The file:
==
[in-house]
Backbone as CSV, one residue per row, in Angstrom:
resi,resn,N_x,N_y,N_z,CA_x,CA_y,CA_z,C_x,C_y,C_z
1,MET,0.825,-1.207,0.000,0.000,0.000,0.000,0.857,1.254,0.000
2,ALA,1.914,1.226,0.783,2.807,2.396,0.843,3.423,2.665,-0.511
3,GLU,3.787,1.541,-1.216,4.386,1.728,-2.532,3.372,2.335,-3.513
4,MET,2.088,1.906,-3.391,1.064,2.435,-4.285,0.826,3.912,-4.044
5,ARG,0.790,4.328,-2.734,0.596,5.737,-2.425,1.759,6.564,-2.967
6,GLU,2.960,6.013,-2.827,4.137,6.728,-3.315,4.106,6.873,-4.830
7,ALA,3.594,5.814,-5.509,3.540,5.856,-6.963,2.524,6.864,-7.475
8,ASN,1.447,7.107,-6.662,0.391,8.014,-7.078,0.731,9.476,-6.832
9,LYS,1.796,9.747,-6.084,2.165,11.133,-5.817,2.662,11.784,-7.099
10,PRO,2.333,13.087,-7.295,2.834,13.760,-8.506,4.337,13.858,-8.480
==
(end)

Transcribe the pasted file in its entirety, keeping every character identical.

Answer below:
[in-house]
Backbone as CSV, one residue per row, in Angstrom:
resi,resn,N_x,N_y,N_z,CA_x,CA_y,CA_z,C_x,C_y,C_z
1,MET,0.825,-1.207,0.000,0.000,0.000,0.000,0.857,1.254,0.000
2,ALA,1.914,1.226,0.783,2.807,2.396,0.843,3.423,2.665,-0.511
3,GLU,3.787,1.541,-1.216,4.386,1.728,-2.532,3.372,2.335,-3.513
4,MET,2.088,1.906,-3.391,1.064,2.435,-4.285,0.826,3.912,-4.044
5,ARG,0.790,4.328,-2.734,0.596,5.737,-2.425,1.759,6.564,-2.967
6,GLU,2.960,6.013,-2.827,4.137,6.728,-3.315,4.106,6.873,-4.830
7,ALA,3.594,5.814,-5.509,3.540,5.856,-6.963,2.524,6.864,-7.475
8,ASN,1.447,7.107,-6.662,0.391,8.014,-7.078,0.731,9.476,-6.832
9,LYS,1.796,9.747,-6.084,2.165,11.133,-5.817,2.662,11.784,-7.099
10,PRO,2.333,13.087,-7.295,2.834,13.760,-8.506,4.337,13.858,-8.480